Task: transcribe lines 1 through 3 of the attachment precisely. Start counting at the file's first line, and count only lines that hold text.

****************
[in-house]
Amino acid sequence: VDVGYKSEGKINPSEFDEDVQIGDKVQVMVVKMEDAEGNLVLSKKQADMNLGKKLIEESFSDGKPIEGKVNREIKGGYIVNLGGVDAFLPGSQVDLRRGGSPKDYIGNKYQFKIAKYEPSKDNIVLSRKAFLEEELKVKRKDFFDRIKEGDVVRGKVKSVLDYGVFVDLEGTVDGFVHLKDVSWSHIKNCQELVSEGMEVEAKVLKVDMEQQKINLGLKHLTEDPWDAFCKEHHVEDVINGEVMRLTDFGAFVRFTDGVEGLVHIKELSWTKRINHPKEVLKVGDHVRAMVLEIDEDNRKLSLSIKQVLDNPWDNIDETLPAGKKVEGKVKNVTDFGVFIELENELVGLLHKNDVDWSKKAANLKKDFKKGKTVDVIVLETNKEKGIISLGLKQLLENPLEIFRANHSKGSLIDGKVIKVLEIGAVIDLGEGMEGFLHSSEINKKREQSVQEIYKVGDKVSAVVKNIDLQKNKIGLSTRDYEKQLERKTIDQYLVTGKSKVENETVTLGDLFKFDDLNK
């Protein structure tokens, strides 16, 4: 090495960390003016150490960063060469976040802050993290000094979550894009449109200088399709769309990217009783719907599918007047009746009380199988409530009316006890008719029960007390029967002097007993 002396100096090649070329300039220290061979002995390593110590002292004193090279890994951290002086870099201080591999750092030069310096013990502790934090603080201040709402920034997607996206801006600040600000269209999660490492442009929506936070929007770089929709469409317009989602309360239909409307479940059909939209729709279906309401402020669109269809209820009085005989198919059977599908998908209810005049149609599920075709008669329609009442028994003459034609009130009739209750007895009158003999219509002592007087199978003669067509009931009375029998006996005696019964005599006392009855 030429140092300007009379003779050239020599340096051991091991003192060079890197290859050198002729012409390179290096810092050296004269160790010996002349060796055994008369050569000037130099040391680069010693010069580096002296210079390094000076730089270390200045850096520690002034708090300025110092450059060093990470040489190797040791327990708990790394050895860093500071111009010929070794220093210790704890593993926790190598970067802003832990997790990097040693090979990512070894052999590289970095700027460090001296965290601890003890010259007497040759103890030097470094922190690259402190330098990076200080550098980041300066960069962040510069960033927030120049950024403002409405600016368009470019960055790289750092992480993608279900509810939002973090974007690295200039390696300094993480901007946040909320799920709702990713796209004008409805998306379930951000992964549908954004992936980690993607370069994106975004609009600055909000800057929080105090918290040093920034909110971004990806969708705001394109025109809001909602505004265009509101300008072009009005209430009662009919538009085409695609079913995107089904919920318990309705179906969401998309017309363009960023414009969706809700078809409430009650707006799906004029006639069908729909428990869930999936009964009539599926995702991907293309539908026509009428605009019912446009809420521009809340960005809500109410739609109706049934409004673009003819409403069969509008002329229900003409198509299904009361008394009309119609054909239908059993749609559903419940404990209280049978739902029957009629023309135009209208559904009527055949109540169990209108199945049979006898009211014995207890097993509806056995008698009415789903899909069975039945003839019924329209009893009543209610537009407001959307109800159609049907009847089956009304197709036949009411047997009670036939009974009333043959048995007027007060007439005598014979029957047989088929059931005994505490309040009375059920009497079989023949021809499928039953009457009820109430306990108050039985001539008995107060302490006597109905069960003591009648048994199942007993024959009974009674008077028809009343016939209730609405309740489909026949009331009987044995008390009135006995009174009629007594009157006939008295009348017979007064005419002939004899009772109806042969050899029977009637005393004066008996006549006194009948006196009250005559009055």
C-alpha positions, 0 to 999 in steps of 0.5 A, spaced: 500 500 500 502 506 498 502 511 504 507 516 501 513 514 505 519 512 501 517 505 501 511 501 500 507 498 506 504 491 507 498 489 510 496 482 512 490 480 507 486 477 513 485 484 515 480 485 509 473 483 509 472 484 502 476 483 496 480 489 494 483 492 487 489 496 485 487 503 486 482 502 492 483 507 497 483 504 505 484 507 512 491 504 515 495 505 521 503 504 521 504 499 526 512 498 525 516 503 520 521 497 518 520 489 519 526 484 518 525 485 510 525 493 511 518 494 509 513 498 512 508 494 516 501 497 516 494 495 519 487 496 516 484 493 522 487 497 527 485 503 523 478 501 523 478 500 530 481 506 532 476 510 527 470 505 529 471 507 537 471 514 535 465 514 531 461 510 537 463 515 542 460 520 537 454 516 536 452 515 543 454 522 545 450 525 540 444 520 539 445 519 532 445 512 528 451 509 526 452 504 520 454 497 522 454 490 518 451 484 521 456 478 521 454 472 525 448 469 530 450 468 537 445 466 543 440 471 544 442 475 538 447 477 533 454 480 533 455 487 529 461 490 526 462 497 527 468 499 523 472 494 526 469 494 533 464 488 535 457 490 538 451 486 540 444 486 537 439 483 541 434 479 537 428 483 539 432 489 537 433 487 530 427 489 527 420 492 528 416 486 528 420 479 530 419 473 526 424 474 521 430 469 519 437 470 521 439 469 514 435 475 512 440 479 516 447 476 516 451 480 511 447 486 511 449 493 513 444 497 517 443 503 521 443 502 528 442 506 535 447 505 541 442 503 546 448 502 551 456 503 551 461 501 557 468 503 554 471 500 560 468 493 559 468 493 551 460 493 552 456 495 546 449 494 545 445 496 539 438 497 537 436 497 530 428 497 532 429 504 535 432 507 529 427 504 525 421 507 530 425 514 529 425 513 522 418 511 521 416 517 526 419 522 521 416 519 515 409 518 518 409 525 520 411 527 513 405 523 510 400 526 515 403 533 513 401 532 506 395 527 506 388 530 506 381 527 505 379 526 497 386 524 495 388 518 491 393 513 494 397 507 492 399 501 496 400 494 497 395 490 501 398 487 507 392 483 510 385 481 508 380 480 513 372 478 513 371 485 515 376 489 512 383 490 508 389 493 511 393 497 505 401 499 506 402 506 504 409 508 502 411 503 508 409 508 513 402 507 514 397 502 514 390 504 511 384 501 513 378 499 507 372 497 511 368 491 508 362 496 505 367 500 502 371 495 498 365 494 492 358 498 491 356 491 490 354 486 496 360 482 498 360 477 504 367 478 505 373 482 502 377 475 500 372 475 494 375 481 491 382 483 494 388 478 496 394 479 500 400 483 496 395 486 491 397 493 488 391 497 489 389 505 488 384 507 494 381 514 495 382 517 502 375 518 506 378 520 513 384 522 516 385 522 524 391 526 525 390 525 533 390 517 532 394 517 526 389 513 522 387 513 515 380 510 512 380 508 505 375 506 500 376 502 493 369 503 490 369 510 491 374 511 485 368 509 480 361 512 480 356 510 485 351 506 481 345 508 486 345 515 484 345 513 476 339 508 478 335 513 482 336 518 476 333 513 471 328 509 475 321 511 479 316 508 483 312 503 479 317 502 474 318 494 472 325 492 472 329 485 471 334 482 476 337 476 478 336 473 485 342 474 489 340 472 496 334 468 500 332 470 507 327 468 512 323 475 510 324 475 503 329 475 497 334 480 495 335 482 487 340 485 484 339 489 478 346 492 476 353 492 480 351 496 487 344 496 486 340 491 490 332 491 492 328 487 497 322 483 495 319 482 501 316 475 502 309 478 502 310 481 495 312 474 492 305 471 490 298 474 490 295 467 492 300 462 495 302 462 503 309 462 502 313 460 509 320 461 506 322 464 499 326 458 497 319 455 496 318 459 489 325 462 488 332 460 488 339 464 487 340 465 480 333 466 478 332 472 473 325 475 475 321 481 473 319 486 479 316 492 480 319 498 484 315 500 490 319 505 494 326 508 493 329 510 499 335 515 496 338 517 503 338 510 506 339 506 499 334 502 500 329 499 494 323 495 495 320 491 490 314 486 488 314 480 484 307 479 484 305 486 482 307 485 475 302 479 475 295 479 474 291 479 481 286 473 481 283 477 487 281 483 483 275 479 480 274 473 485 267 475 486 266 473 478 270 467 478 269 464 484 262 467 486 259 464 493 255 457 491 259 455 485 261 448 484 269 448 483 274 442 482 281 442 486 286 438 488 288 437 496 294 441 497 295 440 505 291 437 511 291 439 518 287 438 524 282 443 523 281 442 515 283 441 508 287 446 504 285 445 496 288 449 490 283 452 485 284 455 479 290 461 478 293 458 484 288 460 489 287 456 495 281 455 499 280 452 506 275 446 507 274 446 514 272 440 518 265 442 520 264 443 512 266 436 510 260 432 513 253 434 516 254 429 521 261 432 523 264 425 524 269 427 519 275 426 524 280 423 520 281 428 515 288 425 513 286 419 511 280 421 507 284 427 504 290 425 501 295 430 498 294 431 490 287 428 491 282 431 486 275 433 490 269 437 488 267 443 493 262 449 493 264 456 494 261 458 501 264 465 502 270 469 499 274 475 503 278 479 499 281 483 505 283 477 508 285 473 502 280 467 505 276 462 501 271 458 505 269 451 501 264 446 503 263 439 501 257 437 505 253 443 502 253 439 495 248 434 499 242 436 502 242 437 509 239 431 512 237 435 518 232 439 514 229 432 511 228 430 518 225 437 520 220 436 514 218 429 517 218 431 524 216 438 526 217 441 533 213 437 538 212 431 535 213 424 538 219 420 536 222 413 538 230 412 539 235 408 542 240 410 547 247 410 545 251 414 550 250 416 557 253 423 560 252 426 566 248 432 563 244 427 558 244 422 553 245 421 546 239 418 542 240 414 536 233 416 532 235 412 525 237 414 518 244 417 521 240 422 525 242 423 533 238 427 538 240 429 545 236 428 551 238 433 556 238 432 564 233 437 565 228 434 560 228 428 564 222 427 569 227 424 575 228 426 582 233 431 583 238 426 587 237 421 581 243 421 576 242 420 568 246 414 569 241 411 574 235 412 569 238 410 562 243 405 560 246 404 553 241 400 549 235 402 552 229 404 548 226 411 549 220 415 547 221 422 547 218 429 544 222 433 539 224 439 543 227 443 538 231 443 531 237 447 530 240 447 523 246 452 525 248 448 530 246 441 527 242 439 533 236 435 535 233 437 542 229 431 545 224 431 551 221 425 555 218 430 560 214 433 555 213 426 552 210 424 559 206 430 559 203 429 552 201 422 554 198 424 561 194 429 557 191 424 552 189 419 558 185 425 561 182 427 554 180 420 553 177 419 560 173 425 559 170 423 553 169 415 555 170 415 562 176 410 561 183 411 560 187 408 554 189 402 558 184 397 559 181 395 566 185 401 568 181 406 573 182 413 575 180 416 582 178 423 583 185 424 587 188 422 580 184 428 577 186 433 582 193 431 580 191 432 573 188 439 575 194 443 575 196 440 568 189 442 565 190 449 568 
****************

[in-house]
Amino acid sequence: VDVGYKSEGKINPSEFDEDVQIGDKVQVMVVKMEDAEGNLVLSKKQADMNLGKKLIEESFSDGKPIEGKVNREIKGGYIVNLGGVDAFLPGSQVDLRRGGSPKDYIGNKYQFKIAKYEPSKDNIVLSRKAFLEEELKVKRKDFFDRIKEGDVVRGKVKSVLDYGVFVDLEGTVDGFVHLKDVSWSHIKNCQELVSEGMEVEAKVLKVDMEQQKINLGLKHLTEDPWDAFCKEHHVEDVINGEVMRLTDFGAFVRFTDGVEGLVHIKELSWTKRINHPKEVLKVGDHVRAMVLEIDEDNRKLSLSIKQVLDNPWDNIDETLPAGKKVEGKVKNVTDFGVFIELENELVGLLHKNDVDWSKKAANLKKDFKKGKTVDVIVLETNKEKGIISLGLKQLLENPLEIFRANHSKGSLIDGKVIKVLEIGAVIDLGEGMEGFLHSSEINKKREQSVQEIYKVGDKVSAVVKNIDLQKNKIGLSTRDYEKQLERKTIDQYLVTGKSKVENETVTLGDLFKFDDLNK
């Protein structure tokens, strides 16, 4: 090495960390003016150490960063060469976040802050993290000094979550894009449109200088399709769309990217009783719907599918007047009746009380199988409530009316006890008719029960007390029967002097007993 002396100096090649070329300039220290061979002995390593110590002292004193090279890994951290002086870099201080591999750092030069310096013990502790934090603080201040709402920034997607996206801006600040600000269209999660490492442009929506936070929007770089929709469409317009989602309360239909409307479940059909939209729709279906309401402020669109269809209820009085005989198919059977599908998908209810005049149609599920075709008669329609009442028994003459034609009130009739209750007895009158003999219509002592007087199978003669067509009931009375029998006996005696019964005599006392009855 030429140092300007009379003779050239020599340096051991091991003192060079890197290859050198002729012409390179290096810092050296004269160790010996002349060796055994008369050569000037130099040391680069010693010069580096002296210079390094000076730089270390200045850096520690002034708090300025110092450059060093990470040489190797040791327990708990790394050895860093500071111009010929070794220093210790704890593993926790190598970067802003832990997790990097040693090979990512070894052999590289970095700027460090001296965290601890003890010259007497040759103890030097470094922190690259402190330098990076200080550098980041300066960069962040510069960033927030120049950024403002409405600016368009470019960055790289750092992480993608279900509810939002973090974007690295200039390696300094993480901007946040909320799920709702990713796209004008409805998306379930951000992964549908954004992936980690993607370069994106975004609009600055909000800057929080105090918290040093920034909110971004990806969708705001394109025109809001909602505004265009509101300008072009009005209430009662009919538009085409695609079913995107089904919920318990309705179906969401998309017309363009960023414009969706809700078809409430009650707006799906004029006639069908729909428990869930999936009964009539599926995702991907293309539908026509009428605009019912446009809420521009809340960005809500109410739609109706049934409004673009003819409403069969509008002329229900003409198509299904009361008394009309119609054909239908059993749609559903419940404990209280049978739902029957009629023309135009209208559904009527055949109540169990209108199945049979006898009211014995207890097993509806056995008698009415789903899909069975039945003839019924329209009893009543209610537009407001959307109800159609049907009847089956009304197709036949009411047997009670036939009974009333043959048995007027007060007439005598014979029957047989088929059931005994505490309040009375059920009497079989023949021809499928039953009457009820109430306990108050039985001539008995107060302490006597109905069960003591009648048994199942007993024959009974009674008077028809009343016939209730609405309740489909026949009331009987044995008390009135006995009174009629007594009157006939008295009348017979007064005419002939004899009772109806042969050899029977009637005393004066008996006549006194009948006196009250005559009055």